In light of various brands, such as Aunt Jemima, being altered in the name of sensitivity, there are going to be criticisms about them. The reality is that these brands are not being “canceled” in terms of being in ceased production, rather they are simply changing the mascots and logos.
This has become the talking point that conservatives have adopted. I overheard a commentator–I believe it was Sean Spicer–on Newsmax positing “Is the Lucky Charms brand offensive to Irish-Americans because the leprechaun is its mascot?”
I cannot find the clip and I do not have the stomach to search for it. All I can say is that I do not think Irish-Americans care about that cereal brand. It is also important to note that around 10% of all Americans claim Irish ancestry, yet the Irish-American identity is heavily represented in a positive light in America. One noted example being the inclusion of St. Patrick’s Day as a national holiday. I even paid homage to St. Patrick himself with a feast day veneration. I highly doubt that people in America would associate Irish-Americans with leprechauns, or any of the stereotypes associated with Irish people in general.
Unless Irish-Americans were denied job opportunities, targeted by police, or being told “Go back to Ireland” based on the drunk Irish stereotype, there would not be mounting pressure to get rid of the mascot. Yes, Irish-Americans were unfairly targeted in the 19th century. However, that dissipated as soon as Irish-Americans were seen as indistinguishable from Anglo-Saxon-Americans. Any anti-Irish sentiment felt around the country disappeared by the time of the election of the first Irish Catholic American president, John F. Kennedy.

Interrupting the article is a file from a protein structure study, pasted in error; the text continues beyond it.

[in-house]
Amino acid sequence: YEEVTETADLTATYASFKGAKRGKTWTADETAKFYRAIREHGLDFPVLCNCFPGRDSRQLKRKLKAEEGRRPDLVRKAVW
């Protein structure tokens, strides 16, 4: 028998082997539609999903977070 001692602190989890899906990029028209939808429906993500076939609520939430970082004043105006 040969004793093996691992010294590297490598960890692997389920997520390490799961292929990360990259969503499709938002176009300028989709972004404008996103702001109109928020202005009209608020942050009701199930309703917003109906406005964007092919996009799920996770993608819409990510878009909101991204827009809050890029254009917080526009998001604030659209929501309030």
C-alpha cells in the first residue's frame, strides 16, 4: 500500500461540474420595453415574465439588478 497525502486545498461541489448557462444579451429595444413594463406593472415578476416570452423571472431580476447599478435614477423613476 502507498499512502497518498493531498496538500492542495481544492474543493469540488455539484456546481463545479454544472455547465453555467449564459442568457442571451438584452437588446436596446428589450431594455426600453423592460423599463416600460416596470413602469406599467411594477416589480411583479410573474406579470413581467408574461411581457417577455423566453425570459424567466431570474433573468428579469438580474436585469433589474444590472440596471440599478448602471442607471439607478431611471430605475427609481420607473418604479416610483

Stereotypes can only proliferate when there is misinformation on any group of people, based on some false sense of “common knowledge.” That was really the whole point of the change from Aunt Jemima to Pearl Milling Company. It really was not a change at all, rather this name belonged to the original company that made the ready-made pancake mix in 1888. That is educational. There is nothing educational about the name Aunt Jemima, who was based on the stereotype of the matriarchal mammy.
Coming back to Lucky the Leprechaun, in reality he is not based on Irish people themselves, rather on the leprechaun, which is a fictional humanoid creature in Irish mythology. It was not imposed upon the Irish, rather told by the Irish themselves.
I will argue, as an Irish-American, that General Mills has not gone far enough with the Lucky the Leprechaun. There is so much that can used with that mascot. General Mills is a billion-dollar corporation, so I do not think it is out of the realm of possibility that they could fund the production of a Lucky Charms educational cartoon. It can teach children about Irish history, mythology, culture, and the Irish Gaelic language. KFC sponsored a movie starring Mario Lopez for crying out loud. In this case, however, this production would be educational; and it would teach Irish life in a respectable way, the same way that the television series Gullah Gullah Island did with the culture of the Gullah Geechee people.
General Mills definitely has an opportunity to reach out to entire generations of people, not just children. If they can expand upon Lucky, then that would be magically delicious.
- Alcorn, Chauncey (February 9, 2021). “Aunt Jemima finally has a new name”. CNN Business. Archived from the original on February 10, 2021.
- IMDb. A Recipe for Seduction.
- IMDb. Gullah Gullah Island.
- Sarah Mahala Photography & Makeup Artistry. Lucky Charms. Flickr. CC BY 2.0. Changes include cropping, desaturation, and do not sign.
- Storied. Leprechaun: From Gold-Loving Cobbler to Cultural Icon | Monstrum. YouTube. 2021.
- “Table B04006 – People Reporting Ancestry – 2019 American Community Survey 5-Year Estimates”. United States Census Bureau. Retrieved 3 February 2021.
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